Quite sometime ago, I talked to you about how to get ideas for your comics. That article is a good start (go back and read it if you haven’t already) – but some of you may need more of a jumpstart when it comes to getting inspiration for comics. Well, look no further. I’ll reveal a few strategies to help you out. I have a couple of sources I use in getting inspiration for comics.
This first tactic of mine is not my own idea. It was actually given to me by British fantasy illustrator Finlay Cowan from his text, Drawing and Painting Fantasy Figures (Barron’s Educational Series, 2003). You can put together an inspirational scrapbook. Ready made scrapbooks can be purchased at arts and crafts stores or you can make one with a binder and notebook paper, like I did.
Collect clippings from newspapers and/or magazines. Gather packaging and wrappers. Cut out any weird or funny illustrations. Attach these to your scrapbook pages with tape or glue. What do you do then? You can flip through these pages to spark an interesting idea for your next comic or your next airbrush illustration or your next oil painting, etc. Each of these found items in your scrapbook tells a story. What is it? Where was it made? These can get you thinking and helps you enter a state of mind where you can truly bring plots and characters in your comics to life.
Before we continue on, some of you may scoff at having an inspirational scrapbook. You might think “Why does this Max West weirdo keep an old-fashioned scrapbook? He should get with times and use a computer.” As a matter of fact, I have a second inspirational scrapbook – it’s in the form of a portable hard drive and CD! I collect tons of images from around the Internet and store them in my digital inspirational scrapbook too. Among images I gather are video game/computer game boxes, screenshots from movies, cartoons, and anime, album covers, vintage print ads, comic book covers, old photographs, and much more. These pretty much serve the same purpose as my traditional paper scrapbook. Before I start writing a script for Sunnyville or before I start my pencil work, I’ll take a look through my digital scrapbook to jog my energy.
Another source of inspiration can be art magazines. There are many out there from art history and criticism to fine art to illustration. Two examples are ImagineFX and Watercolor Artist. Not only are these handy for staying current and for learning new techniques, but you can also look through the work of others. These can be inspiring as the artwork depicted therein can motivate you to become better and to try something a little different.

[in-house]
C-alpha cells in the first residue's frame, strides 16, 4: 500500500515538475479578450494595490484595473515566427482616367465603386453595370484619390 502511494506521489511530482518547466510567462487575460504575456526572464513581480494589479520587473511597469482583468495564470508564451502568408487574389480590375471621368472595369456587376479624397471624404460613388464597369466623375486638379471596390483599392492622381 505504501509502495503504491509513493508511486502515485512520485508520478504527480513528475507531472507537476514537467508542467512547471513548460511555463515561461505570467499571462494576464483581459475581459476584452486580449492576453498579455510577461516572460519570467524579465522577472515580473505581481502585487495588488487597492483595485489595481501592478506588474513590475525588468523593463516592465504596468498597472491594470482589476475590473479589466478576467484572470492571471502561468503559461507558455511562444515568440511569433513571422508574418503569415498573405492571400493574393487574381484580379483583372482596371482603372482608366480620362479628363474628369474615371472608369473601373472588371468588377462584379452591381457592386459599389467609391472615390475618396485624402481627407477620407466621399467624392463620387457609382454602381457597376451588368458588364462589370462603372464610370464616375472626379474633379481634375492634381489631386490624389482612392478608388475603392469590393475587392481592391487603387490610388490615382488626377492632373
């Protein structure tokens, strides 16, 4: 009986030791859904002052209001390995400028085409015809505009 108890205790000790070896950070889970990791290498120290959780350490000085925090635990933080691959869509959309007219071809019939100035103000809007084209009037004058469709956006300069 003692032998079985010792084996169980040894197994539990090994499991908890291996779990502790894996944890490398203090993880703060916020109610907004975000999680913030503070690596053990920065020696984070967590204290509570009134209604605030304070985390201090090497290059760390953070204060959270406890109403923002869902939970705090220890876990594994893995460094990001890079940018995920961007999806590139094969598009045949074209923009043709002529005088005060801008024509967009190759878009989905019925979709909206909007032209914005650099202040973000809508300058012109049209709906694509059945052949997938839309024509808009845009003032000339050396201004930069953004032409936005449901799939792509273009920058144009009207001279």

Art books are another source in getting inspiration for comics. I have quite a number of art instruction books. Besides learning, the artwork, the techniques, and the author’s unique point of view can really ignite your creativity. Art history books are another good source. I own a number of books by the publishing house, Taschen, profiling all sorts of famous artists from Vincent Van Gogh to Max Ernst to Andy Warhol to Claude Monet. In fact, my favorite artist was the German Expressionist painter Paul Klee (1879-1940) and to help get ideas, I’ll thumb through my books on Klee’s work.
Another source of inspiration can be “Making of” movie books. These books usually go behind the scenes of a movie to explain how it came to be, the origin of the script, production stills, concept art, costume design and so on. One example (which is in my collection) is Hellboy II: The Art of the Movie (Dark Horse, 2008). There are many books out there like this covering Star Wars, Lord of the Rings, the Pixar films, and so on. Besides giving insight into the creative process of film and animation, this can be a handy guide for anyone wanting to go into that field and its inner workings. A word of warning though: these books can be expensive and even used copies can fetch a lot of money on the market.
Last, I have a number of personal inspirational sources. As some of you may know, I am very passionate about the 1980s – the decade of my childhood. In fact, my work Sunnyville Stories is intended to be quite retro. The adults are psychologically and culturally stuck in the Jazz Age while the children/teenagers are psychologically and culturally stuck in the 1980s. I use the book All American Ads of the 80s (Taschen, 2005) for inspiration for both my comics and graphic design. This book series (which covers decades all the way from 1900s to the 1980s) is out of print at present and can cost a fair amount of money. I bought my copy at Strand Books in Manhattan for nearly fifty dollars.
In conclusion, those are some methods of getting inspiration for comics. What are your thoughts on the subject? Where do you get your inspiration from? Feel free to comment here. Don’t forget to subscribe to the RSS feed or through email if you haven’t already.